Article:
The Happiness Project
by Gretchen Rubin
Genre: Stunt Memoir
Gretchen Rubin had an epiphany one rainy afternoon in the unlikeliest of places: a city bus. "The days are long, but the years are short," she realized. "Time is passing, and I'm not focusing enough on the things that really matter." In that moment, she decided to dedicate a year to her happiness project.
In this lively and compelling account, Rubin chronicles her adventures during the twelve months she spent test-driving the wisdom of the ages, current scientific research, and lessons from popular culture about how to be happier. Among other things, she found that novelty and challenge are powerful sources of happiness; that money can help buy happiness, when spent wisely; that outer order contributes to inner calm; and that the very smallest of changes can make the biggest difference.
From the publisher
This book started out so well and was quite inspiring! I really enjoyed reading about Rubin's pillars of happiness through about July. I found some of her suggestions on how to make herself happier could also apply to me and although I have not implemented them so that they have become a habit, I have tried some things out and they are in the back of my mind. I felt like the second half the year pillars were not as strong and not as interesting and that made the book drag. I felt that at the beginning Rubin really talked about what she did and how it went versus later in the year she just talked in abstracts and didn't really talk about applying it to her life. She started a blog at some point during the year and would write in her book comments that her blog readers posted and I found this to be very annoying and much too long! Rubin got quite wordy at times with some of her pillars and didn't say enough about others. Overall, I would say this book is OK-read the beginning and skim the end!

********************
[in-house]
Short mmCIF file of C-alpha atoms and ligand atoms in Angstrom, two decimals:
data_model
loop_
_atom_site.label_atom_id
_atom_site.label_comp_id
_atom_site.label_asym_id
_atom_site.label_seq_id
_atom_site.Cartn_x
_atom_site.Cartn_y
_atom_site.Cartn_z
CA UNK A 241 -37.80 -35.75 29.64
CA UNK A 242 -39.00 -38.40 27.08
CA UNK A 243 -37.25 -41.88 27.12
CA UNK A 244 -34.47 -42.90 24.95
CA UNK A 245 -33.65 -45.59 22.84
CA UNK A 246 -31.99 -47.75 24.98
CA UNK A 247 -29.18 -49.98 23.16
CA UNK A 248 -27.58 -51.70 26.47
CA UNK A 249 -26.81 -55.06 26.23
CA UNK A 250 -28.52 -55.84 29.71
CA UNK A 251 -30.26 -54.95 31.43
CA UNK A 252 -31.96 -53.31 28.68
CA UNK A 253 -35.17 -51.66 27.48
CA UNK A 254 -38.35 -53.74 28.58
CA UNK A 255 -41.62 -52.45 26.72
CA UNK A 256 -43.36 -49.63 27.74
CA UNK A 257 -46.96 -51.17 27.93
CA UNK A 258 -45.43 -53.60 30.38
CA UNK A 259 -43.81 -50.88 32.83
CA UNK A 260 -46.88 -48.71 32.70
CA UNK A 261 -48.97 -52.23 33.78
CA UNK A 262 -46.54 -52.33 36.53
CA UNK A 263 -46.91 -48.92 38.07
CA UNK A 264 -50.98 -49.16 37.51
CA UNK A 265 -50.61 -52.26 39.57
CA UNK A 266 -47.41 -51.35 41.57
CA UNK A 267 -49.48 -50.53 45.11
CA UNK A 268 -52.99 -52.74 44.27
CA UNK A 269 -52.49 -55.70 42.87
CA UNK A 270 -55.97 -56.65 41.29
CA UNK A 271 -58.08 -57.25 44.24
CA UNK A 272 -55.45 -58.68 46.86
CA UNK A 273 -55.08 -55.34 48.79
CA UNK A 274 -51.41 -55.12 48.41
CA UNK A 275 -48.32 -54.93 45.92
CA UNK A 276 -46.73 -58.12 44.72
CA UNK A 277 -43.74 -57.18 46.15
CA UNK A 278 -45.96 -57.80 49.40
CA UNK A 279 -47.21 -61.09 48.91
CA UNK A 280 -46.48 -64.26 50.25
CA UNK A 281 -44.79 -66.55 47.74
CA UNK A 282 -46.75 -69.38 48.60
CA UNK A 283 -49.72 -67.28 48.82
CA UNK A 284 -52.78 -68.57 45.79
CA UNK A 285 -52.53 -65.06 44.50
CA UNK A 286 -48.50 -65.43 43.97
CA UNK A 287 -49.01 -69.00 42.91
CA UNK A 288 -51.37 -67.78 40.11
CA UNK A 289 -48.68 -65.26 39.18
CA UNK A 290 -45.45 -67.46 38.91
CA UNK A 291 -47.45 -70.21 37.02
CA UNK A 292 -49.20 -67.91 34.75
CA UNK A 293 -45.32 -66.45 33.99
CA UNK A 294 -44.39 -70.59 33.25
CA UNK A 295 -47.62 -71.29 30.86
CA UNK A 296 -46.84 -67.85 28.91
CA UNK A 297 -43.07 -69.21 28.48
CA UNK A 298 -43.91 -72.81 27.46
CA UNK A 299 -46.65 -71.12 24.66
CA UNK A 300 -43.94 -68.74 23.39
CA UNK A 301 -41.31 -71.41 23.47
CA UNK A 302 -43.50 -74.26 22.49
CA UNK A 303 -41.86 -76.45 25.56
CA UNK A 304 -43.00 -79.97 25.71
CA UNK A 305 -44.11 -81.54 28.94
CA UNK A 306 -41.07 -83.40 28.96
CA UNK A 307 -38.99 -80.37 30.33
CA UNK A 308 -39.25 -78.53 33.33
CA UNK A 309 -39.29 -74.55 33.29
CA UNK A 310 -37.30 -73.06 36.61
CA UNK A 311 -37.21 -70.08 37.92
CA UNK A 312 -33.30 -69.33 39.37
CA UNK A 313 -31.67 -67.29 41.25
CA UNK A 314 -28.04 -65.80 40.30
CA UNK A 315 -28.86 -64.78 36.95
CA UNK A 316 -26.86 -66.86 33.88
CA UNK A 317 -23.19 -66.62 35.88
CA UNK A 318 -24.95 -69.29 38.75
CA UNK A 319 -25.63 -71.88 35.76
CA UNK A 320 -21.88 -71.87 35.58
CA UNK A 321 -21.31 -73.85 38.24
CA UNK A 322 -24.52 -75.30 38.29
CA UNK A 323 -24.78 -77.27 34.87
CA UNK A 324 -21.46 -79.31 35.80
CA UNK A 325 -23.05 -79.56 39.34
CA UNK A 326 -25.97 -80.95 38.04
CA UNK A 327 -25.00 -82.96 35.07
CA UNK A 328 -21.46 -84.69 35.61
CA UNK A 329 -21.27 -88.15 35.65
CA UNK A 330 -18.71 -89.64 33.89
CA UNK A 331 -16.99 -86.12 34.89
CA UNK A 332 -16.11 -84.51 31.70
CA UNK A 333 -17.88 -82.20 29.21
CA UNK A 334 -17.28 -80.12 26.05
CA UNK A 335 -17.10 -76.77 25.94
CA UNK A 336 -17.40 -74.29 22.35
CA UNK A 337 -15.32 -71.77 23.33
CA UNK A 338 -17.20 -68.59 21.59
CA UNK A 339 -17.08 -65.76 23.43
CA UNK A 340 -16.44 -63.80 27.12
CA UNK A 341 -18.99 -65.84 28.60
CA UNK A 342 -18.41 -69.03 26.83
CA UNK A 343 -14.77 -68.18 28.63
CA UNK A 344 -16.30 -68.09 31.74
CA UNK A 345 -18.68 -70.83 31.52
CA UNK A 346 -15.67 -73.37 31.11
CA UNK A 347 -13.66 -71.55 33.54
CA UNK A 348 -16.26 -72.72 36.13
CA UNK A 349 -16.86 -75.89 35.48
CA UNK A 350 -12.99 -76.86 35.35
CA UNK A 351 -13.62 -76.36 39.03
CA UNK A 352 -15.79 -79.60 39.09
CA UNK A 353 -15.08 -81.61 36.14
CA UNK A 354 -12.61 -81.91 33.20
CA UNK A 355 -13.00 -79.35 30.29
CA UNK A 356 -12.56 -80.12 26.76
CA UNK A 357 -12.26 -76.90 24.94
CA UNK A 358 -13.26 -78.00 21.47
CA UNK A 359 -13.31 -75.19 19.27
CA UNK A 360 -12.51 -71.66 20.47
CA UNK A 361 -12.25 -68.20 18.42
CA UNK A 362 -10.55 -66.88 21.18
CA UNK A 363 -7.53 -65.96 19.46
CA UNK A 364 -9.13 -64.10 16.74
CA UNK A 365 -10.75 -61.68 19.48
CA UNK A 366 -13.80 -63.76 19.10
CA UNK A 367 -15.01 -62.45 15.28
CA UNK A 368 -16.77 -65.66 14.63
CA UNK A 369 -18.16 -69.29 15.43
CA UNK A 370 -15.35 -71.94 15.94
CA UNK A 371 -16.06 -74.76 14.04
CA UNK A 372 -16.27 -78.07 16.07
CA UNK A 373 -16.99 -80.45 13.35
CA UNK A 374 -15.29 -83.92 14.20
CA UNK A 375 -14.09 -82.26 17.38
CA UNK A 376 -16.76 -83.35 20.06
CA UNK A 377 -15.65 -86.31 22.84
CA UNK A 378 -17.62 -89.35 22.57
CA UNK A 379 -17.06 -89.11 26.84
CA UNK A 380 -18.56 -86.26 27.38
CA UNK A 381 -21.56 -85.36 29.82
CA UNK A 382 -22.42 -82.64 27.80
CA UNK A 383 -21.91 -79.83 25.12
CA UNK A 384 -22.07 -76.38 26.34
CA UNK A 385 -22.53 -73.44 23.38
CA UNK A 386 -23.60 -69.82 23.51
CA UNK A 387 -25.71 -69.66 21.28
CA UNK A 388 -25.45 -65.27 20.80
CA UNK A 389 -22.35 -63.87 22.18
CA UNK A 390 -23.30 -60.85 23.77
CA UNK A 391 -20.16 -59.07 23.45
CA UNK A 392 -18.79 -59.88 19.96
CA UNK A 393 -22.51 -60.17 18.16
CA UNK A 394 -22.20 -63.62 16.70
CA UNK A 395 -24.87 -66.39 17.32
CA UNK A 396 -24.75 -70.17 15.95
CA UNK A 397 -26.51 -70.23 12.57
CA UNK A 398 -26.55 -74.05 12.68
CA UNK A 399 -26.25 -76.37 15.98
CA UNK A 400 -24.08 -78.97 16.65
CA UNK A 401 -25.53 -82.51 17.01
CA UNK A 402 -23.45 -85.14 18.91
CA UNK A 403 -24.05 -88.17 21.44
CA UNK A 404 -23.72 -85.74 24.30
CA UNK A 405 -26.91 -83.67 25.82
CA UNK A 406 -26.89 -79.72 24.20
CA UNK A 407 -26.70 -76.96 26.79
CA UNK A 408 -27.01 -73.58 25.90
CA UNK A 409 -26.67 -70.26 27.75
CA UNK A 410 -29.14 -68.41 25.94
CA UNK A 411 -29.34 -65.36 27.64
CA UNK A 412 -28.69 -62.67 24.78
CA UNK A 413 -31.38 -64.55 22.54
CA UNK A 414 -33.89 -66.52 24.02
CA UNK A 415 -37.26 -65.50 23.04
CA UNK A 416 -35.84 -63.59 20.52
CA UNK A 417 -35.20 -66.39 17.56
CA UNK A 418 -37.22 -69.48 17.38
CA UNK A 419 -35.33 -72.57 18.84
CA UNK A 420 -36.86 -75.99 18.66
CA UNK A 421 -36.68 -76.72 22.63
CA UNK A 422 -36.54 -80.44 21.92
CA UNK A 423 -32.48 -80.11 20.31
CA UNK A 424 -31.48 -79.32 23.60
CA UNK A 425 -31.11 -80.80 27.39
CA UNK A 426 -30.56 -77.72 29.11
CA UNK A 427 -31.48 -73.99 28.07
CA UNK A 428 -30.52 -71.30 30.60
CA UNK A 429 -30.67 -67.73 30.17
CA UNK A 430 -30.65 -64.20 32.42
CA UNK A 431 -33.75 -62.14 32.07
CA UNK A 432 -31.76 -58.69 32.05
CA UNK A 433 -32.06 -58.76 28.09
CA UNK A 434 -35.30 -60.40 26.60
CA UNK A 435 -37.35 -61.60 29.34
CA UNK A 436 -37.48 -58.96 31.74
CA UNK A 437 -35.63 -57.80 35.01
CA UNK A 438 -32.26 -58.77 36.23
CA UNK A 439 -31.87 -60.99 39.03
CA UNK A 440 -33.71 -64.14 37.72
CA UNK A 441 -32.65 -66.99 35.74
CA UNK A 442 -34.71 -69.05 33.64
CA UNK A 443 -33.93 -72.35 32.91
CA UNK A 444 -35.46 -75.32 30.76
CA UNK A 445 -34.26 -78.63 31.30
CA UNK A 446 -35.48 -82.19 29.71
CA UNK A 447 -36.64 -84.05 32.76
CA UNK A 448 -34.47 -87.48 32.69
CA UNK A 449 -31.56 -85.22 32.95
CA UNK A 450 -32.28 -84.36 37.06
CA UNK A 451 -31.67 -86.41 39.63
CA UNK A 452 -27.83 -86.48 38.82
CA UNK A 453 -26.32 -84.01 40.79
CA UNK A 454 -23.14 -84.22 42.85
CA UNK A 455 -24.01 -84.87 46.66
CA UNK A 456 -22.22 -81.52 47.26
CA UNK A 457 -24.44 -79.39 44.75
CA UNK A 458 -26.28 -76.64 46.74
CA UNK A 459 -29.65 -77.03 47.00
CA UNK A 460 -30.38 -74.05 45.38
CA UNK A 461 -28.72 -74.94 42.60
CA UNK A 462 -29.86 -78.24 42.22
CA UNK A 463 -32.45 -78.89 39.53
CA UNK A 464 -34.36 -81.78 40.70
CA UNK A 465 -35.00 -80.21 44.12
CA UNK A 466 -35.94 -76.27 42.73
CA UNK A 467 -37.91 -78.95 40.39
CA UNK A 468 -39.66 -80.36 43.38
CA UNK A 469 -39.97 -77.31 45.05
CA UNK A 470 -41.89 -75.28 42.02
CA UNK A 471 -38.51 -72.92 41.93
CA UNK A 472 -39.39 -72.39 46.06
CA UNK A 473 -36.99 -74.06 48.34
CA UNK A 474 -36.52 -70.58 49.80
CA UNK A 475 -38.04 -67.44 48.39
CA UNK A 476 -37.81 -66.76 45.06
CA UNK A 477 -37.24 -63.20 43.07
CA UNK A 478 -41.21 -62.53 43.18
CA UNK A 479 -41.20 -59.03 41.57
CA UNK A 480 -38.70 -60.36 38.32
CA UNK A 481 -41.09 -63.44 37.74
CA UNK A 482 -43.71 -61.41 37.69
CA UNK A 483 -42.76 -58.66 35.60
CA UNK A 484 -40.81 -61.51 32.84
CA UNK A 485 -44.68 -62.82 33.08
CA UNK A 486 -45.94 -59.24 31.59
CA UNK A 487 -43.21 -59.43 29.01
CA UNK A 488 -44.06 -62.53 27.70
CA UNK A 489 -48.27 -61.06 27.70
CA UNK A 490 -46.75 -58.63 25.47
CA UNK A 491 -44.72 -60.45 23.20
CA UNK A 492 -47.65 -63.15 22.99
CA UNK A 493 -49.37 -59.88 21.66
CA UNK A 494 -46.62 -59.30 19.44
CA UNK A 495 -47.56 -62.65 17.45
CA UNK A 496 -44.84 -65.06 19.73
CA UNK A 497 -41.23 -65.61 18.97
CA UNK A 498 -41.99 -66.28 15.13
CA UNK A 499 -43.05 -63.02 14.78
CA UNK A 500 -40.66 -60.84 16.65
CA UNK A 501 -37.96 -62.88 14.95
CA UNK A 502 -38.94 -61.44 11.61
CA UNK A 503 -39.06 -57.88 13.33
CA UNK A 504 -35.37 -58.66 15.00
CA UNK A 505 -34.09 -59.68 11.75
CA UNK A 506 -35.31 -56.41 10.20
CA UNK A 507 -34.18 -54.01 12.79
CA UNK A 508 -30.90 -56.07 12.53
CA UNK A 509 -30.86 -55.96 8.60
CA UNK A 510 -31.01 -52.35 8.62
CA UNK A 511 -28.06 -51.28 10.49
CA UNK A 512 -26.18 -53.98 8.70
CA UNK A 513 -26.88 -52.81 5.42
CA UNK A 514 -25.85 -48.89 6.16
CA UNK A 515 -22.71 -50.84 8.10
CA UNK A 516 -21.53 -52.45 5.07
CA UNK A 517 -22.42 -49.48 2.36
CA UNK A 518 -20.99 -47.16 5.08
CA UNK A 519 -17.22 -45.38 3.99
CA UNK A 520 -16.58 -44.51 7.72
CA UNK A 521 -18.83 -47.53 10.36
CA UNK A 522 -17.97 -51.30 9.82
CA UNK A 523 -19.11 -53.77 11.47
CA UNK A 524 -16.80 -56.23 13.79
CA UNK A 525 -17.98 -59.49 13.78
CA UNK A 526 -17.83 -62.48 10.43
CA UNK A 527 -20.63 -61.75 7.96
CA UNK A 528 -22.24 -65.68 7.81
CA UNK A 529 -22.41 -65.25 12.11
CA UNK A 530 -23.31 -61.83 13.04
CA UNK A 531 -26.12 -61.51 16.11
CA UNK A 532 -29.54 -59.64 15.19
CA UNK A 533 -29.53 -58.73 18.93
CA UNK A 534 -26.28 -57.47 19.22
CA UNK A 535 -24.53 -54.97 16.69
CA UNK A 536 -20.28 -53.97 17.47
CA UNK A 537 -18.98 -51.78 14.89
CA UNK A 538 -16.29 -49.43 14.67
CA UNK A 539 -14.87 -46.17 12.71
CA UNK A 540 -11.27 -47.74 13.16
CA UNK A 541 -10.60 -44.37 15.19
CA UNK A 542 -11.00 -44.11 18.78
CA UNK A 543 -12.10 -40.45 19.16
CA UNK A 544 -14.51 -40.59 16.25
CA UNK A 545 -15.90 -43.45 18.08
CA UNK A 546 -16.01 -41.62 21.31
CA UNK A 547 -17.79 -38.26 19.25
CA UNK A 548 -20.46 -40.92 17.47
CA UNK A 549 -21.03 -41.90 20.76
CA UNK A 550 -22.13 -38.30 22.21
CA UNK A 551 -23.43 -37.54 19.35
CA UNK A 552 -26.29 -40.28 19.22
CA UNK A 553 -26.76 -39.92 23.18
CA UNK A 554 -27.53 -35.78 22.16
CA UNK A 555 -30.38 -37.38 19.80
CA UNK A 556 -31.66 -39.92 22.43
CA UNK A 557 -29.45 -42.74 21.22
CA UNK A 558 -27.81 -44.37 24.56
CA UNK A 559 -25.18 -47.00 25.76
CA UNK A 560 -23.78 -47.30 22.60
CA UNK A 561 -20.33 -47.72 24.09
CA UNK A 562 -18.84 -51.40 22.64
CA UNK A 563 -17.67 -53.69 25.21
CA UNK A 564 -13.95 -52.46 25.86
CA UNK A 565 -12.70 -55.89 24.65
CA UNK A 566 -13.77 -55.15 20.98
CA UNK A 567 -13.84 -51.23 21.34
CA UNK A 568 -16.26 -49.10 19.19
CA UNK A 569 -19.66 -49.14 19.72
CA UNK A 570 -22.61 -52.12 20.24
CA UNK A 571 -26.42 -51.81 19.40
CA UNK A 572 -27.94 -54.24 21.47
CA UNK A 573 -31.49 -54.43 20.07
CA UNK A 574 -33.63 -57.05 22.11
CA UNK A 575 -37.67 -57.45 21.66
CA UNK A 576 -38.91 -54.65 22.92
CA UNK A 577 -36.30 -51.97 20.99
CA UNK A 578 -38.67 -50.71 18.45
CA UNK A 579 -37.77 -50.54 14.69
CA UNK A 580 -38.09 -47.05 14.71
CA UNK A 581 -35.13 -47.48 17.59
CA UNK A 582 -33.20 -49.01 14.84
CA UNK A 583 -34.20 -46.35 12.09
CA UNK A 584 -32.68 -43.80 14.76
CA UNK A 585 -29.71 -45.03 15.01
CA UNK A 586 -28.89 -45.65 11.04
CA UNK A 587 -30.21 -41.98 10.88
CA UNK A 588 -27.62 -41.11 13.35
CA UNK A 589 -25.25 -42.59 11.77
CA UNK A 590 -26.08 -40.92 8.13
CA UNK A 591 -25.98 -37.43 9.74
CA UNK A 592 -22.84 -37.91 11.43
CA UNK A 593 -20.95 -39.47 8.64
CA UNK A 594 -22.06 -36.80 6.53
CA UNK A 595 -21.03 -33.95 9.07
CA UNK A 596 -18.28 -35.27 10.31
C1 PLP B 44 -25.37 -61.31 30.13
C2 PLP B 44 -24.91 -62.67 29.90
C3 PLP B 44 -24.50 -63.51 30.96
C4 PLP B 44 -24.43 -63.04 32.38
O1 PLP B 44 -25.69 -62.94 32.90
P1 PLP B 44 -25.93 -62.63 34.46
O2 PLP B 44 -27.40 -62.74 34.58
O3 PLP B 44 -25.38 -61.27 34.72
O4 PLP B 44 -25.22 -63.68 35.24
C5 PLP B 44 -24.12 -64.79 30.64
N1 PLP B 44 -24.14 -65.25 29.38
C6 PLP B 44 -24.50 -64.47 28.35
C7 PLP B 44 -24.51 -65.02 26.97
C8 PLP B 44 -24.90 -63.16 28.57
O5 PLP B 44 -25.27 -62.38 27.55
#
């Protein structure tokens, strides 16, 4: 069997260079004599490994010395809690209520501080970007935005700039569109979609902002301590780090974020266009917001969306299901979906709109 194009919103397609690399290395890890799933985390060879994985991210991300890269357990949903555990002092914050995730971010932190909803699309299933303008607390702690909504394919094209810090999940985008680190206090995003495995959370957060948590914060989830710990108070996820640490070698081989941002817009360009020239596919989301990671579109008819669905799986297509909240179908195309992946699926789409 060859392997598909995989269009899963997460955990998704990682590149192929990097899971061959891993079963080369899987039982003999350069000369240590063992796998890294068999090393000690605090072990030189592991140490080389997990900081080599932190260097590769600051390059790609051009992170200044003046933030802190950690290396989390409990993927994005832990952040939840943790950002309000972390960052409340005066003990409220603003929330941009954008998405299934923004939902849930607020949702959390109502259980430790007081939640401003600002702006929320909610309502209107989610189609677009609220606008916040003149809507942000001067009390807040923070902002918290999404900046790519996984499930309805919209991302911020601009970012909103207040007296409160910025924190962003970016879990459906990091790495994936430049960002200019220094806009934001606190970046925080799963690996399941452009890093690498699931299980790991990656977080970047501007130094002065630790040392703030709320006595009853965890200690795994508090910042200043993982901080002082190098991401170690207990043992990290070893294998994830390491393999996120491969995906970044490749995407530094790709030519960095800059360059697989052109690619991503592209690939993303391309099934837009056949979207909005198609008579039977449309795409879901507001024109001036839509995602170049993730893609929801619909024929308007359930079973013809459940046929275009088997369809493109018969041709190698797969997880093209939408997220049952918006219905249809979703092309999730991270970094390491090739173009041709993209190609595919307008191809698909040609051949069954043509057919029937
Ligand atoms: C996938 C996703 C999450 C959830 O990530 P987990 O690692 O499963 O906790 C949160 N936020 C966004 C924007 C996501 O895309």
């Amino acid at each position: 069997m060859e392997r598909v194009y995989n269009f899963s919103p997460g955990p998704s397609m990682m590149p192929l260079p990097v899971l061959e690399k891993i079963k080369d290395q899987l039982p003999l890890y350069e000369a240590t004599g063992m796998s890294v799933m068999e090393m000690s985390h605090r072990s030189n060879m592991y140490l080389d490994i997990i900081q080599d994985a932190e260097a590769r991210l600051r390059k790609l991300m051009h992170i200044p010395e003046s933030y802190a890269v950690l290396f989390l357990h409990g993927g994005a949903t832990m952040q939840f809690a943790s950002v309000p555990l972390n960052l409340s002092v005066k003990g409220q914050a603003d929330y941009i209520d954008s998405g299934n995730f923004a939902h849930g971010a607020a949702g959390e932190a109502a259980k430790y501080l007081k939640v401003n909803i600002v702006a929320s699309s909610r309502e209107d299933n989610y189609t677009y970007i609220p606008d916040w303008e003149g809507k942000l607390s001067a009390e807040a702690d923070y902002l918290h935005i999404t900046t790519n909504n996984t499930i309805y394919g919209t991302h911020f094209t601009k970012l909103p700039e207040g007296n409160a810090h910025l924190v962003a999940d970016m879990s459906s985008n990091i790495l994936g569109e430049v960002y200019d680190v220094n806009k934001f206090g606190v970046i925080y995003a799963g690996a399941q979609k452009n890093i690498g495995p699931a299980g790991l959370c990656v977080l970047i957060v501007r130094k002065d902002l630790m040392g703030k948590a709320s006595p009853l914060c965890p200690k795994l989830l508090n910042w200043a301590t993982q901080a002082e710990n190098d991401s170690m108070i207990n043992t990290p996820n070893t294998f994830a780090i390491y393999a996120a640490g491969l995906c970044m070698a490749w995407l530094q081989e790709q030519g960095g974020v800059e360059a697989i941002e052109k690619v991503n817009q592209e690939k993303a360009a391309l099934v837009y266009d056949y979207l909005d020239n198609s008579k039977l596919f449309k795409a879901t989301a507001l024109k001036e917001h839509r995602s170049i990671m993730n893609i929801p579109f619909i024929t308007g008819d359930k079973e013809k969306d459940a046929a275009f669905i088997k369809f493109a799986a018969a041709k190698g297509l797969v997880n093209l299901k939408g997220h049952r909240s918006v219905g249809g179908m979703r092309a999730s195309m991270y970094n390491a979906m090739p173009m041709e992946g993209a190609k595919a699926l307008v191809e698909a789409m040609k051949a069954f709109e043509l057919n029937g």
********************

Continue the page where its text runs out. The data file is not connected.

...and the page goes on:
3 1/2 stars